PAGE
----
Feed-related issues (raw materials, pasture, silage, storage and manufacturing of compound feed) and animal health are the critical factors that can potentially increase the incidence of food safety hazards. [8] Freshwater containing runoff with pathogens, chemical contaminants and pesticide residues caused by heavy precipitation can contaminate seafood and irrigated crops. [9] Alternatively, drought will cause stressful conditions leading for example, to aflatoxin formation by moulds on harvested crops. Climate change will cause monitoring systems, focused on food safety hazards, to miss - or pick up, with delay – the occurrence of new hazards or known hazards in food products in which they previously did not occur. [10] Climatic factors therefore will contribute to the sources, growth, survival and modes of transmission of pathogens in the environment and the microbial ecology of the food matrix, thereby leading to an increase in microbiological food contamination and associated food borne diseases. [11]

To counteract these potential impacts, there needs to be an improvement in animal husbandry practices e.g. healthy herds and avoiding heat exposure (animal stock). Proper storage of feed e.g. waterproofing of silos and avoidance of herd overstocks should also be advocated. Proactive early warning systems of weather-driven food safety problems that are presently known should be devised and Hazard Analysis Critical Control Point (HACCP) principles should be made compulsory in all food sectors. Note should be taken though that food safety warning systems e.g. HACCP are at an infancy stage in developing countries and to date, the peanut industry is the only food sector in South Africa to be regulated by HACCP.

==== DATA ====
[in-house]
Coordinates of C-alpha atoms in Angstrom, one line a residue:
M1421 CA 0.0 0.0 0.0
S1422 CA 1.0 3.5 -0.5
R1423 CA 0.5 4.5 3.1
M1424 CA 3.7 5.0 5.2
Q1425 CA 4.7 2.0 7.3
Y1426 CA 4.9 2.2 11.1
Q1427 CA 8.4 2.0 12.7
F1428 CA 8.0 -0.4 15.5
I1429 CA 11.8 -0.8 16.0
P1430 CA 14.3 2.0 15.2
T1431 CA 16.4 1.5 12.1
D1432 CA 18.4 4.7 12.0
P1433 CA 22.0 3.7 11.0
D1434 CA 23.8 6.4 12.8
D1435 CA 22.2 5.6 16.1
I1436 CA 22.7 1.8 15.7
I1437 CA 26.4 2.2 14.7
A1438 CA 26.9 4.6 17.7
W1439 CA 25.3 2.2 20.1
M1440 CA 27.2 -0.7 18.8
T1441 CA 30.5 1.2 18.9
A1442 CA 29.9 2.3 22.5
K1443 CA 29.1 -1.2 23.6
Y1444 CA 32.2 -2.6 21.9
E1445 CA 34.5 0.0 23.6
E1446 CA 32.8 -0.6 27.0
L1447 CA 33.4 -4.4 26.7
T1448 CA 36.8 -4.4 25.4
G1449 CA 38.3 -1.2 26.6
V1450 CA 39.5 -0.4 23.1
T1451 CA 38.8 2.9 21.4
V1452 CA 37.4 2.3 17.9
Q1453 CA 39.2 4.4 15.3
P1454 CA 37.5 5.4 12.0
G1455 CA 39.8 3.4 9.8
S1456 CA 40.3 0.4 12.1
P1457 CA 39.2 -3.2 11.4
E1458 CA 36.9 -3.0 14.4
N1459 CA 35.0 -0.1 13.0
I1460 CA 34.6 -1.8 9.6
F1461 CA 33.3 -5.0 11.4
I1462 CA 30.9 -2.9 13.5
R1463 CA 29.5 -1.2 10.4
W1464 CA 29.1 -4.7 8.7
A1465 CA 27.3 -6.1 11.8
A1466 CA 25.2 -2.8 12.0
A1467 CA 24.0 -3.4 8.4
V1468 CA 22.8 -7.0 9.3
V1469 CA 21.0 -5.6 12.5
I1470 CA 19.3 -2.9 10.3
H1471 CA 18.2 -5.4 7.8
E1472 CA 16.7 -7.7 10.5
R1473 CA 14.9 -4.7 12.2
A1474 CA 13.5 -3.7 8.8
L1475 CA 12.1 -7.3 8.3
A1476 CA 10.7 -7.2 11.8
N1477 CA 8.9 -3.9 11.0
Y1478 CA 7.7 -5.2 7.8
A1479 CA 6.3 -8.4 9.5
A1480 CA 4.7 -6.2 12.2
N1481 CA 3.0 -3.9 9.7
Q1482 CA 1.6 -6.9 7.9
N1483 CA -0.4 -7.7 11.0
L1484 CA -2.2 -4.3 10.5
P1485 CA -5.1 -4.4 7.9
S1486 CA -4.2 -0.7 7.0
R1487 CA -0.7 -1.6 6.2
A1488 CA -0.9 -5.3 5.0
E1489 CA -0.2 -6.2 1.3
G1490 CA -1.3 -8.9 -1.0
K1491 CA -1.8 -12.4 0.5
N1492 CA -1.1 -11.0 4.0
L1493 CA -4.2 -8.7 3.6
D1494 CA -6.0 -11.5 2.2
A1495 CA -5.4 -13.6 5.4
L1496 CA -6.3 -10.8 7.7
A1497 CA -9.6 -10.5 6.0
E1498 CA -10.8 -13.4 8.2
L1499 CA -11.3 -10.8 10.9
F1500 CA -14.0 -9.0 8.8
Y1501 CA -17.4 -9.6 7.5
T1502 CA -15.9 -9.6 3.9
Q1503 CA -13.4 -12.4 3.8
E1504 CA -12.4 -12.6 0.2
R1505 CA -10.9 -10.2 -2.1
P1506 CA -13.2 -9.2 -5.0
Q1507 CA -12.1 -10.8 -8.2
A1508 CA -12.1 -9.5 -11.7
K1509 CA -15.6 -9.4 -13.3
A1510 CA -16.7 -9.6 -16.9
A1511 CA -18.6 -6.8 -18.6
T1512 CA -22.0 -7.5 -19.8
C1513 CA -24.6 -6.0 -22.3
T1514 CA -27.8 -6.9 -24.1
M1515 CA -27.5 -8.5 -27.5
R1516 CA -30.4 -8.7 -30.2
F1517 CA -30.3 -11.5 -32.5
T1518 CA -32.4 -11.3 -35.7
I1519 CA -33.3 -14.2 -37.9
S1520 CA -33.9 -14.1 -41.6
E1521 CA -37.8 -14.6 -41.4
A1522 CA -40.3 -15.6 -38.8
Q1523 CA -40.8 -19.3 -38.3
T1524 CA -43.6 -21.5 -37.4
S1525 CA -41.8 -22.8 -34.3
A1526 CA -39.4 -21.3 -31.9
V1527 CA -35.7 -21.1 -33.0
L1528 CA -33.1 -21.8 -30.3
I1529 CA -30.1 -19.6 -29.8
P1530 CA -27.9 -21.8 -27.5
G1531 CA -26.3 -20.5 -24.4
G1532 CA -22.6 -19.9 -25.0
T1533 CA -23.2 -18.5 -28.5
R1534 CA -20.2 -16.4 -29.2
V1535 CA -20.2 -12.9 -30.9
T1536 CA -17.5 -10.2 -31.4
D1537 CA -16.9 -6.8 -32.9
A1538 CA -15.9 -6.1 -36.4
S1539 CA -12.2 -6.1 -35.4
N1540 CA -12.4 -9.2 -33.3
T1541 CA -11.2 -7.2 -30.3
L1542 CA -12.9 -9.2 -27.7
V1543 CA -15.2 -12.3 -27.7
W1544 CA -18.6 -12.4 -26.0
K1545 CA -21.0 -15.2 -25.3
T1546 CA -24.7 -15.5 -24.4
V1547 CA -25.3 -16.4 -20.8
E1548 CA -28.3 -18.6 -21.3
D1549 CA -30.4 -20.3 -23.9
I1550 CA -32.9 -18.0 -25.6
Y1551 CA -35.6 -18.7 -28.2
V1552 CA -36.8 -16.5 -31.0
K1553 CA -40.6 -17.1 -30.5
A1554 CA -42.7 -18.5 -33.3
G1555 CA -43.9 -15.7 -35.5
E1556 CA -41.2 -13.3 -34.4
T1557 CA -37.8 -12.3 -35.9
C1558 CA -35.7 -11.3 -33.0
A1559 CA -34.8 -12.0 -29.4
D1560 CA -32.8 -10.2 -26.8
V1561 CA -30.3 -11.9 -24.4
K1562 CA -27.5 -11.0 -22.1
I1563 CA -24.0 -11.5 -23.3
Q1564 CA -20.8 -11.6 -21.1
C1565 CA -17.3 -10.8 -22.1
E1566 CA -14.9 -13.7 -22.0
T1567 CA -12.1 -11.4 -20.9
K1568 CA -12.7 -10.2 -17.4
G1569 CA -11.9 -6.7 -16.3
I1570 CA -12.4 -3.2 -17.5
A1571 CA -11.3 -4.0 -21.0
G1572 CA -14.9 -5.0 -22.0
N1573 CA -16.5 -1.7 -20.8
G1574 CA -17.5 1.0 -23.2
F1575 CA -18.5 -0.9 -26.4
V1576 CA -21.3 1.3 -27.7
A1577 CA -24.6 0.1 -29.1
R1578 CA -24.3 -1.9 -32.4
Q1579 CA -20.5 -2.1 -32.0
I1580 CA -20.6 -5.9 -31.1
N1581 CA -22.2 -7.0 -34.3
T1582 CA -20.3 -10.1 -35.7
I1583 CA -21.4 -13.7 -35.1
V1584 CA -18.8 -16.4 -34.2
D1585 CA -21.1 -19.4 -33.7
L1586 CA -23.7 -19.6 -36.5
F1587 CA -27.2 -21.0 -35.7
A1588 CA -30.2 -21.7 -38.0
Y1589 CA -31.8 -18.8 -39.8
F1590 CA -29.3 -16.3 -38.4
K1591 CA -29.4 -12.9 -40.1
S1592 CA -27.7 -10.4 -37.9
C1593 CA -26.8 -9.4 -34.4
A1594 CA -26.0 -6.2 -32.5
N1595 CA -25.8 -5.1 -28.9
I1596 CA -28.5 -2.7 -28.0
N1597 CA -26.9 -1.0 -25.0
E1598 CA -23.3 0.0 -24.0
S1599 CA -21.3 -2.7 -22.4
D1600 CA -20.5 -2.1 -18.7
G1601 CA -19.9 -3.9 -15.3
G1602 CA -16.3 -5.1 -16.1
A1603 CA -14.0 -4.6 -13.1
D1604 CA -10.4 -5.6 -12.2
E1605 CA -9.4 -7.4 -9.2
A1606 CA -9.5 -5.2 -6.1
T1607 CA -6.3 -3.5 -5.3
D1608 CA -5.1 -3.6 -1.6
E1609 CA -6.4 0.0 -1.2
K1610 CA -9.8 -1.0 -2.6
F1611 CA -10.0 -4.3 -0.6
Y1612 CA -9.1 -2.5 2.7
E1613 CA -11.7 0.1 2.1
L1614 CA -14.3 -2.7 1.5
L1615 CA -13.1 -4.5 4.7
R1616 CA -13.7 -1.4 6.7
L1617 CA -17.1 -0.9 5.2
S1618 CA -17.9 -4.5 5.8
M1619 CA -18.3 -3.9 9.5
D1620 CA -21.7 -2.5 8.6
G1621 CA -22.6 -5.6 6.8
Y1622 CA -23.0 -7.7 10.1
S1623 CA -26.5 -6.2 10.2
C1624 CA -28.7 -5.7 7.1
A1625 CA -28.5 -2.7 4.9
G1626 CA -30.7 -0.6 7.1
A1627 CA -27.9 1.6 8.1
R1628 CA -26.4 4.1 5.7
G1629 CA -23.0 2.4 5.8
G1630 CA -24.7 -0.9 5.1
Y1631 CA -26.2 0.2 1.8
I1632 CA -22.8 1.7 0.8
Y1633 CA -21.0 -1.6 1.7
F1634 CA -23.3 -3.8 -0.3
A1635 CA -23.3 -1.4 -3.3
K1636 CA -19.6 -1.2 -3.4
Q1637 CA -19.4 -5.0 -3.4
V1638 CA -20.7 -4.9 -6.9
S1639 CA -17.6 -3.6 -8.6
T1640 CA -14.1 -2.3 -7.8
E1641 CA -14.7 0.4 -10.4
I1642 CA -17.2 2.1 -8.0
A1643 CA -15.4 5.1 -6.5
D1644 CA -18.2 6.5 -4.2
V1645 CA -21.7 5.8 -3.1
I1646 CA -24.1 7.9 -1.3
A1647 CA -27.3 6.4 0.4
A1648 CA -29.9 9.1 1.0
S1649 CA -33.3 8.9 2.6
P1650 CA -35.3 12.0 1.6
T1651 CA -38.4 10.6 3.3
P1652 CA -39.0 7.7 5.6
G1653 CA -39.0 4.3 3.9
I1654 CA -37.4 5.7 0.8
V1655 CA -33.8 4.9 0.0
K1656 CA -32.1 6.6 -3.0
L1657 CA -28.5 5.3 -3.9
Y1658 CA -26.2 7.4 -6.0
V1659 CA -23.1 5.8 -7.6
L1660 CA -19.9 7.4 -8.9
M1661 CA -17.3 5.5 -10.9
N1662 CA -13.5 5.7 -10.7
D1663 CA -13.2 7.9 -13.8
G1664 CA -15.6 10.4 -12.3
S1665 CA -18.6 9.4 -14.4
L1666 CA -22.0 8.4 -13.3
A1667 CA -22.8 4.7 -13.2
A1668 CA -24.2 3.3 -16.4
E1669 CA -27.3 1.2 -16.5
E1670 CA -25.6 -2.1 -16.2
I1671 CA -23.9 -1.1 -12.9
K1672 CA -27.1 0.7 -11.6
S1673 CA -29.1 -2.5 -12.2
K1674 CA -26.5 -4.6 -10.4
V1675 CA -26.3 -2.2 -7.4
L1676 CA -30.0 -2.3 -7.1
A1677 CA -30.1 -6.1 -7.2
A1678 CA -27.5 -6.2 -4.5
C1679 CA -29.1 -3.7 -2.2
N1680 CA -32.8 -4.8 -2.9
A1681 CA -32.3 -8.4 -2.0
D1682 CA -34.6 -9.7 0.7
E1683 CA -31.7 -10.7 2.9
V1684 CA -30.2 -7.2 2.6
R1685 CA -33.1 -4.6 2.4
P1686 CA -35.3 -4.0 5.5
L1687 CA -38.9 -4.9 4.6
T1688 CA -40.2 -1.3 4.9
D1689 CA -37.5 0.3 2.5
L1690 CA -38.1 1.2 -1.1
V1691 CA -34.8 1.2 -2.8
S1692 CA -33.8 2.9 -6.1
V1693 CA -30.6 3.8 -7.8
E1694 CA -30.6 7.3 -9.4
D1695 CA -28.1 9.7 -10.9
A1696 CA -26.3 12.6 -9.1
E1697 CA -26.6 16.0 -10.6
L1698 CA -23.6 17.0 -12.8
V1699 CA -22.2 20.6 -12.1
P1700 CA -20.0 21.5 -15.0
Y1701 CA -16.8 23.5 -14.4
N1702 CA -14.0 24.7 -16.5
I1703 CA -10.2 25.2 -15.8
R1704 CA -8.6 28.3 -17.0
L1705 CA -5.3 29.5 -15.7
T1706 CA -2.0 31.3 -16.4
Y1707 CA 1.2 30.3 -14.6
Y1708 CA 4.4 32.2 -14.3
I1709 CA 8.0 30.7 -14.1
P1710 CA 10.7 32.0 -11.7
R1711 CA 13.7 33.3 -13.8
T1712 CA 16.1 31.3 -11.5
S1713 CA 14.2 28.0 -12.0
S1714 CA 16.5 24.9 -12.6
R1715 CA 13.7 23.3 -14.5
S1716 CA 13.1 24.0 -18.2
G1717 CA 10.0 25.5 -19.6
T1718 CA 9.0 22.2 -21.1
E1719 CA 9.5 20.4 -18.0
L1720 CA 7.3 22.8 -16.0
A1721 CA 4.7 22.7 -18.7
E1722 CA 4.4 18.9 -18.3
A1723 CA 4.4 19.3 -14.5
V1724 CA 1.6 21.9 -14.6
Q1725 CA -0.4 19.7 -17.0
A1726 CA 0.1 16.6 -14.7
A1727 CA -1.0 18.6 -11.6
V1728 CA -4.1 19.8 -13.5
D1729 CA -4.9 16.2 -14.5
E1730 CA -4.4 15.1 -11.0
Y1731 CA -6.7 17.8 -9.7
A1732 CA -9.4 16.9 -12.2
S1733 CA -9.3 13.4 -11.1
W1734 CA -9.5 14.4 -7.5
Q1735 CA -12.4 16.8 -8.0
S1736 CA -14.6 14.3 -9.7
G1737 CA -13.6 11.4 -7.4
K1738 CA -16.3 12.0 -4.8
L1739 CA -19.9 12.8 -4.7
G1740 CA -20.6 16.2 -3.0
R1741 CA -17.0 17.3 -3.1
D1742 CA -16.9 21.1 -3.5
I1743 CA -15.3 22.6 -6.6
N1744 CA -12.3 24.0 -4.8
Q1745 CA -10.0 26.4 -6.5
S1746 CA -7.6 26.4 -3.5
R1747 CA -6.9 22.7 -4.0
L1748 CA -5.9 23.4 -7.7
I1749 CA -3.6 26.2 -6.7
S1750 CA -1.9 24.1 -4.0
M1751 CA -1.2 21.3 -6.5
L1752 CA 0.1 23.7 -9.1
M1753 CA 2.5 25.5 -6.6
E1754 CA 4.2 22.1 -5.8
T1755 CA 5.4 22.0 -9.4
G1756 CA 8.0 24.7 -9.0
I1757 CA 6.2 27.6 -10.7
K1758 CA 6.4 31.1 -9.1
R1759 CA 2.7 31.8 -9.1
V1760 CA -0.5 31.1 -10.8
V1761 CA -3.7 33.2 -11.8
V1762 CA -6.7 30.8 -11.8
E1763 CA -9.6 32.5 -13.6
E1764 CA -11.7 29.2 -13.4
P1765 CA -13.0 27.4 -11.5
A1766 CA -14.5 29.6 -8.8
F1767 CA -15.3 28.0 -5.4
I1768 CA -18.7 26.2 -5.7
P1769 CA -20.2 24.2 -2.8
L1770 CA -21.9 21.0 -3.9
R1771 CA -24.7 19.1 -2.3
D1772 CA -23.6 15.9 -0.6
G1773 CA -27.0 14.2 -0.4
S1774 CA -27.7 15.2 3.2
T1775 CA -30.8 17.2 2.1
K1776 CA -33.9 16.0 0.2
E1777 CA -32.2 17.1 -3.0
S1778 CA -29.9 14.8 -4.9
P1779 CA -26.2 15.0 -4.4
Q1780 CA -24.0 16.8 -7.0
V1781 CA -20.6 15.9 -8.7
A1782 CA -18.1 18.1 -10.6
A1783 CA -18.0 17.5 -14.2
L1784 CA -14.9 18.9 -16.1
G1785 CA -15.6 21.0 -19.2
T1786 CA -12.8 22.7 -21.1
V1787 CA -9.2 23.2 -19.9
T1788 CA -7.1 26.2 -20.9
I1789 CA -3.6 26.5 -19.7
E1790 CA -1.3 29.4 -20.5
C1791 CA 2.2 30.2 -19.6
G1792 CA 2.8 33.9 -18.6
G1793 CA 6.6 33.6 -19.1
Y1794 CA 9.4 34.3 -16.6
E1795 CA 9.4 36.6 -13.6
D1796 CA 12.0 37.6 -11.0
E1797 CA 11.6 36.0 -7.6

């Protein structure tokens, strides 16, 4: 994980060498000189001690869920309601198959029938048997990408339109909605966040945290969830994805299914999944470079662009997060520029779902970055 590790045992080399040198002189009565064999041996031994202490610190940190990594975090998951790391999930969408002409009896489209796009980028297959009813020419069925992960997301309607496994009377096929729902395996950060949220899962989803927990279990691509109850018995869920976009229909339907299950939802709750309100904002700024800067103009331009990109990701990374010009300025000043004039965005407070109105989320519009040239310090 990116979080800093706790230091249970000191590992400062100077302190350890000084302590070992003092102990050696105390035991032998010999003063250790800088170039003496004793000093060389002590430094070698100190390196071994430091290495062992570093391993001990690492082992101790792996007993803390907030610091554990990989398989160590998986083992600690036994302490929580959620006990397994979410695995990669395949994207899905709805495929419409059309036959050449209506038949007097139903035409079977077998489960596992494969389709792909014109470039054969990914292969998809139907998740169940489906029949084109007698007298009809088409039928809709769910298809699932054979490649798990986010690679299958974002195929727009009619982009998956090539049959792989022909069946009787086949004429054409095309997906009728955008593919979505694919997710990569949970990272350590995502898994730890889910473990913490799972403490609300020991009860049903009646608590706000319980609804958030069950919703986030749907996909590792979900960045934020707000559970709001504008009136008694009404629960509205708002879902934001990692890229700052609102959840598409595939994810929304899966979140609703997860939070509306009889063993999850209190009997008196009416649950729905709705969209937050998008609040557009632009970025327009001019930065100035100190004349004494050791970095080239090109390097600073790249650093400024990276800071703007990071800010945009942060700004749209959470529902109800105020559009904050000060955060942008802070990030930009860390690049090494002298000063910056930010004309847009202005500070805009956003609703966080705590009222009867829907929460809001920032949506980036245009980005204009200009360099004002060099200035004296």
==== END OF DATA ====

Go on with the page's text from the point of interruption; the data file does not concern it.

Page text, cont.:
2.3. Waste Management and General Hygiene Monitoring